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March 14, 2010

Artist of the Month: T. Motley

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Written by: Josh
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Tom Motley aka T. Motley aka Mot

I discovered Tom Motley’s artwork while doing research for an entry into Comic Attack’s Unsung Characters of Comicdom column. I had the first issue of  Tom’s self-published comic, Steel Pulse, but I didn’t feel I had a enough information about the character to do him justice. I did a Google search for Tom’s name and after checking out his blog and website, I sent him an e-mail. During our correspondence, he offered to send me copies of the entire Steel Pulse mini-series. So, I sent him my mailing address. Shortly after, I received the most generous package I have received from any artist to date. It included all four of the comics that I had inquired about, as well as a stack of mini comics containing his work and a letter from Tom written on some of the coolest personalized stationary I’ve ever seen. Needless to say, after receiving this potpourri of comic goodness, I had more than enough material to put together a comprehensive article about Tom’s comic, Steel Pulse. Before the publication of the aforementioned article, I had ample opportunity to review and study Tom’s artwork. He has an extensive portfolio, and I was extremely impressed by his body of work. I suggested to my Editor in Chief and contributing columnist, Andy Liegl, that we spotlight him as Comic Attack’s Artist Of the Month. To which he agreed without hesitation.

Tom Motley’s talent is only surpassed by his humility (to the point of humorous self-deprecation). He’s a man who loves the medium of comics and enjoys sharing that love with others of all ages.  He’s dedicated most of his life to either drawing, reading, or teaching comics. Tom has shared and taught his craft to adults and children from across the globe in one fashion or another. Now, he can add Nashville, TN (my current residence) to that list. For this interview, Tom answered my laundry list of questions with grace and breadth. The responses of which, according to Tom, could possibly equate to a short biography of his life.

Comic Attack: When did you first start expressing your ideas through comics? What attracted you to the medium?

Tom Motley: My dad kept his comic collection from the 40s & 50s, so on top of all the 60s/70s era Marvel, DC, Archie, Gold Key, Warren, Mad [Magazines], Underground [comix], and whatnot, I [also] grew up reading Classics Illustrated, EC [comics], Uncle Scrooge, and most everything else. As a kid, I thought I wanted to be a lawyer, but by the time I was fourteen, the urge to make comics was too strong to suppress. It’s the only thing I’ve ever really wanted to do besides teaching. The reason I love to teach comic art is that I never tire of talking about the tricks and turns involved in making comics work, and the marvelous effects they can achieve. What keeps me devoted to the medium is its cognitive dissonance. The images have depth but are really flat. They appear to move forward but really stand still. You can show the reader one thing and tell them something different. This permits endless fun.

Police Comics #5 staring Jack Cole's Plastic Man

CA: Who have been your biggest artistic influences within the comic book community and historically?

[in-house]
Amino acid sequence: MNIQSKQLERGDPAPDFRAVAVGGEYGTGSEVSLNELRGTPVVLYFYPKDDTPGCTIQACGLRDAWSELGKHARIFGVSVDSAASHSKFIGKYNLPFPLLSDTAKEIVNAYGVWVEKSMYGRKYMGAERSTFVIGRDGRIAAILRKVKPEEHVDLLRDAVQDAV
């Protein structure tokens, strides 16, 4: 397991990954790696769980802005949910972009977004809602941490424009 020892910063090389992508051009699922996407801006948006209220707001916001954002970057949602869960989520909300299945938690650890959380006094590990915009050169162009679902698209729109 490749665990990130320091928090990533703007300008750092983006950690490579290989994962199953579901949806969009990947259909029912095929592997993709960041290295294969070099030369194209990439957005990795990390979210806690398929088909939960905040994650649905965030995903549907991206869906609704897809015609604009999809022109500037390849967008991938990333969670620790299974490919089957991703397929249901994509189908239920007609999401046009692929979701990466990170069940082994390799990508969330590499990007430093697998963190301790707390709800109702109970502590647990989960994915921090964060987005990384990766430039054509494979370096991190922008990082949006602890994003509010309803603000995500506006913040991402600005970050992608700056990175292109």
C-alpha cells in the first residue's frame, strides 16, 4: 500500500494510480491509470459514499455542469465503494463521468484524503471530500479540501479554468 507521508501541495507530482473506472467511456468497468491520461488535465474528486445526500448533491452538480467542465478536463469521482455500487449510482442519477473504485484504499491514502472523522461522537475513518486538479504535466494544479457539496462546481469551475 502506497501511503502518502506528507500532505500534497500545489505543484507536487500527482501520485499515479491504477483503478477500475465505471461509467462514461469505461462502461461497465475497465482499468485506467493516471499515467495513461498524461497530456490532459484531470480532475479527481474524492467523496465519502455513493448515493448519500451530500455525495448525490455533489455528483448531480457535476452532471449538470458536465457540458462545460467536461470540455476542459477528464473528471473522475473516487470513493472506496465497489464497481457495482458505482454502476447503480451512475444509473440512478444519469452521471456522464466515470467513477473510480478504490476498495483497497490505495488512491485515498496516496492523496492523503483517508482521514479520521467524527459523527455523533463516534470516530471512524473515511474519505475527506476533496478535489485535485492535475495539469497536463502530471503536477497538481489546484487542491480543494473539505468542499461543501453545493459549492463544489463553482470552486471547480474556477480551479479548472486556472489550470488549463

TM: I try to be influenced by everybody. The most important comic artist to me is Jack Cole—particularly the Plastic Man stuff he did in 1949-50 and the watercolors he later did for Playboy. I think my biggest influence overall is Peter Blegvad, more for his songs and writings than for his comic strips, great as those are. Fine artists I often look at include: [Francisco] Goya, [Edgar] Degas, [Henri] Matisse], [Pablo] Picasso, [William] Blake, and [Heinrich] Kley. As a comic creator, literary influences are just as important. For me, it’s experimental formalists and metafiction writers like [Jorge Luis] Borges, [Rayman] Federman, and [Raymond] Queneau and the other Oulipians. My thinking about the relations between genres has been helped tremendously by reading Northrop Frye.

CA: How would you describe Tragic Strip, the comic strip that you do for the Brooklyn Rail, to someone who has never heard of it? How frequently does the strip appear?

TM: I usually say they’re short short stories that end badly for the characters, but that’s an oversimplification. Really, they’re musings and story fragments that’ve simmered for years in my notebooks. Sometimes, I’ll take an idea for an epic and boil it down to the three or four images. The Tragic Strip appears monthly. It’s a comfortable schedule that lets me vent my spleen and still have time for teaching and other projects.

CA: What is/was your specific involvement with Fandom House, Squid Works, and Acme Comics?

TM: I guess I’m the co-founder or something like that. Acme Comics was a kind of comics workshop, open to the public, where we critiqued each other’s work in progress (often more hurtfully than helpfully, I regret to say) and published anthologies. Fandom House was a mail order mini-comic distributorship. Both were run by Dennis Pimple, but I’m the guy who talked him into it. Dennis posted his version of the story on his websiteWhen Dennis finally got fed up and kicked everybody out of his living room, we regrouped as the Squid Works. The Squids publish their mini-comics individually and work together to sell them. Since leaving Denver, I’ve remained a member in absentia.

CA: You conducted ‘comic jams’ with Squid Works. For those who aren’t familiar with this term, what is a comic jam, and what’s involved in conducting one?